Tuesday, April 28, 2015
We live by popular misconceptions and myths, and then when we encounter the truth, we become a bit more aware and better informed, but also a bit sad that our myth turned out to be baseless.
I'd always believed that V. Shantaram was the founder of Prabhat Film Company in Poona, and that Prabhat wound up when Shantaram moved to Bombay and started Rajkamal Kalamandir.
Earlier this week, I saw an interesting documentary Prabhat Pheri (Journey with Prabhat) at this year’s Hot Docs festival in Toronto that enlightened me about the real story of Prabhat Studios.
The documentary, directed by Samarth Dixit and Jessica Sadana, takes a languid, unhurried look at Prabhat’s history. It’s replete with innumerable stories, and derives its strength from firsthand accounts, and nonlinear narration.
A brief digression: Prabhat played an important role in developing cinema in Marathi, and provided a platform to V Shantaram to make some of the most socio-politically relevant cinema in the early era of the Indian film industry, which included classics such as Aadmi (1939) and Padosi (1941).
Padosi, which is relevant even today, should be seen in the context of the rising Hindu-Muslim tensions in pre-Independence (and pre-Partition) India that were set in motion after the Pakistan resolution of 1940; it predated the Quit India Movement (1942) and foresaw the tragedy of Partition.
Those who grew up in Bombay during the era of mono-channel television of the 1970s would recall having seen both these classics on Doordarshan on Sunday evenings at the neighbour’s home.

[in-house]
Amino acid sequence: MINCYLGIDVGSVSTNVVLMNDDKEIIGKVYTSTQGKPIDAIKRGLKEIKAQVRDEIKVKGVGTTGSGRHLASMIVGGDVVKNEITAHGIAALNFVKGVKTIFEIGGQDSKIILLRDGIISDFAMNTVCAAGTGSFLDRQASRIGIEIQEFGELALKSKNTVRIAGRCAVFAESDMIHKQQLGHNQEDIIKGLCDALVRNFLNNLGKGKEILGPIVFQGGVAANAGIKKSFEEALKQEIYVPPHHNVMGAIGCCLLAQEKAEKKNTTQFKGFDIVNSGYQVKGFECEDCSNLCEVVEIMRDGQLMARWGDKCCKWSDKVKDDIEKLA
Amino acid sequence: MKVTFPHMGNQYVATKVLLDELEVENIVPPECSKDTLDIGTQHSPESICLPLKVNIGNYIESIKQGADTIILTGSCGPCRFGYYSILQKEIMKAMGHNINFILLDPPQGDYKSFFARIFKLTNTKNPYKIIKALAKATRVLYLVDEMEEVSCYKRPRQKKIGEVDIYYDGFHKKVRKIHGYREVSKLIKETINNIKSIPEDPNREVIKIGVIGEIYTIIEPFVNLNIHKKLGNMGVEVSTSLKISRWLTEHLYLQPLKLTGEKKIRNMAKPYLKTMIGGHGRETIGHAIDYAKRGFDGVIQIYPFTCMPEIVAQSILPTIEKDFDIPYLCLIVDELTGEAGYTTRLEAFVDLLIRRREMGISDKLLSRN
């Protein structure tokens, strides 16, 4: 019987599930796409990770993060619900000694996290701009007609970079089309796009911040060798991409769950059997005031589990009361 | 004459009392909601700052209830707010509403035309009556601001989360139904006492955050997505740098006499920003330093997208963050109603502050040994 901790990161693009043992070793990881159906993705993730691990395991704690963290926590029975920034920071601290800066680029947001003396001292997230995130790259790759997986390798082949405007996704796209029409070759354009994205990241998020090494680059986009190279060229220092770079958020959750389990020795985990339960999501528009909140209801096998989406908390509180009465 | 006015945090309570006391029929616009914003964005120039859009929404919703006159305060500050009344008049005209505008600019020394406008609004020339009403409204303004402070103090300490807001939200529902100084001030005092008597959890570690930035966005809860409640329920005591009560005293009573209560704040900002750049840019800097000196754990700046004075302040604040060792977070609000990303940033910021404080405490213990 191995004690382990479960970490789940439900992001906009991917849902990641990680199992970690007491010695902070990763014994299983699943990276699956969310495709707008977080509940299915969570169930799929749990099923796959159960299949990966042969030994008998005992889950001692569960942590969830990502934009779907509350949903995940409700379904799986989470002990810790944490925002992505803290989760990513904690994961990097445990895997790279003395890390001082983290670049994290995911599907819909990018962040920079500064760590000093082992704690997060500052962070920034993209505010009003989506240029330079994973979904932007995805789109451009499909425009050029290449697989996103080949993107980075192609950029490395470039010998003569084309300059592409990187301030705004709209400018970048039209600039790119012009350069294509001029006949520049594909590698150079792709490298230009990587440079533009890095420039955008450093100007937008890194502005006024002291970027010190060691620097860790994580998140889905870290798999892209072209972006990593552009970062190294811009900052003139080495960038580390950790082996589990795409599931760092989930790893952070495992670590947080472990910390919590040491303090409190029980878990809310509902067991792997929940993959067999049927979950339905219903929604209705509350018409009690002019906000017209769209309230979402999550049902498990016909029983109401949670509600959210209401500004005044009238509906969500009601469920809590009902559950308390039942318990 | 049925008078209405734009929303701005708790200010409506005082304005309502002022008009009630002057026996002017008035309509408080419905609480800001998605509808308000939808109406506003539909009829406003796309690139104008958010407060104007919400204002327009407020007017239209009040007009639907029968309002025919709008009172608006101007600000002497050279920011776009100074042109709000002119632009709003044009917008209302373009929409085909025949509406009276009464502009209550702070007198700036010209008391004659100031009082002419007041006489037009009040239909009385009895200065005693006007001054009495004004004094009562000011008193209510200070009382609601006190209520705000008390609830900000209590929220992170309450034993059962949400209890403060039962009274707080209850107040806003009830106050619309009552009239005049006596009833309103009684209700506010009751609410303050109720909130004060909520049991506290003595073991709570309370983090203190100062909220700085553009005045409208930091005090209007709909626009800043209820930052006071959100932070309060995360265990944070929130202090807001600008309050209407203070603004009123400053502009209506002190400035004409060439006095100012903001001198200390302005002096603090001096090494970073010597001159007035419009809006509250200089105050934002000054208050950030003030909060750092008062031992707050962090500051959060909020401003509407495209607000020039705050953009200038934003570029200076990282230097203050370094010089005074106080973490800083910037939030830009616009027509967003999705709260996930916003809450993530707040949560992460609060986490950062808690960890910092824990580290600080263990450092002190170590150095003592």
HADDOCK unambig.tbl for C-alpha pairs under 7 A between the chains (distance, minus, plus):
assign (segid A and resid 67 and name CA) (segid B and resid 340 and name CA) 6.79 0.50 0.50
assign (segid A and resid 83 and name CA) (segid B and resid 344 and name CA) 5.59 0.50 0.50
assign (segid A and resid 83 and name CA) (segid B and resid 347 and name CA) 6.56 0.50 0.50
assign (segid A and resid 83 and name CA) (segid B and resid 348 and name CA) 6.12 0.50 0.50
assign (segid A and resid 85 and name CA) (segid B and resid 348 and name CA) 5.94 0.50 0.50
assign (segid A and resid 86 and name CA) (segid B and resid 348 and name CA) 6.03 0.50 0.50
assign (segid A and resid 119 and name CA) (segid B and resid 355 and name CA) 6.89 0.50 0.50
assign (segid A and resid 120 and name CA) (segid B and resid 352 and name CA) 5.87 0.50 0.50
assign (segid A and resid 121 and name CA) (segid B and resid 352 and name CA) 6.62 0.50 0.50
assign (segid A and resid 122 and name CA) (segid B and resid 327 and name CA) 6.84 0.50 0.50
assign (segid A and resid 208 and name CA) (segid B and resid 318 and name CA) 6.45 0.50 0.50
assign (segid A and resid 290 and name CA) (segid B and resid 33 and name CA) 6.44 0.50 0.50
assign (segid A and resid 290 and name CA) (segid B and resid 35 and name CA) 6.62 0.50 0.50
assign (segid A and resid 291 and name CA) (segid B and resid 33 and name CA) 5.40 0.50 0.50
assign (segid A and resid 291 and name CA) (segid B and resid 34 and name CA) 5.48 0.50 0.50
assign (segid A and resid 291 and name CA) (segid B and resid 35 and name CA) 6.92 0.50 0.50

Of course, Prabhat Pheri is not just about Shantaram. It’s about Prabhat Film Company and all its founders – Vishnupant G Damle, K. R. Dhaibar, S Fatehlal, S. B. Kulkarni. It’s also about the Film and Television Institute of India, which is what Prabhat became after it ceased operations as a film studio.
The story of the glorious legacy and heritage of the pioneering studio emerges from the narratives of some of the technicians who are still alive, and from the stories the former officials of the Film and Television Institute of India.
Samarth and Jessica have been student of the institute; and the documentary is the duo’s personal and often idiosyncratic paean to their alma mater. It is at once a gloomy and enervating portrayal of the inexorable march of time and the changes it wreaks on individuals and institutions. But equally, it is also an exhilarating episodic account of both Prabhat and FTII.
A technician, who had worked with the founding stalwarts (and who despite his unassuming demeanour turns out to be extraordinarily knowledgeable), recalls the woman who became Prabhat’s logo (see film).
Another recalls the “real reason” why Shantaram had to leave Prabhat. Apparently, the founders had an unwritten code of conduct – if they fell in love with a heroine, they’d have to leave. And Shantaram fell in love with Jayashree.
And yet another recalls an argument between Ritwick Ghatak (who served as the vice principal of the institute) and Mithun Chakravarty (who was a student) that ensued when Ghatak caught Mithun drinking alcohol.
Prabhat Pheri is an interesting and unusual look at an institution that has played an important role in Indian cinema; kudos to Toronto’s Hot Docs for bringing Prabhat Pheri to Canada.
The Innis Town Hall in downtown Toronto has been a venue for great cinema. Coincidentally, a couple of years ago, it was the venue for the Satyajit Ray festival, where I saw Ray’s documentary on Tagore.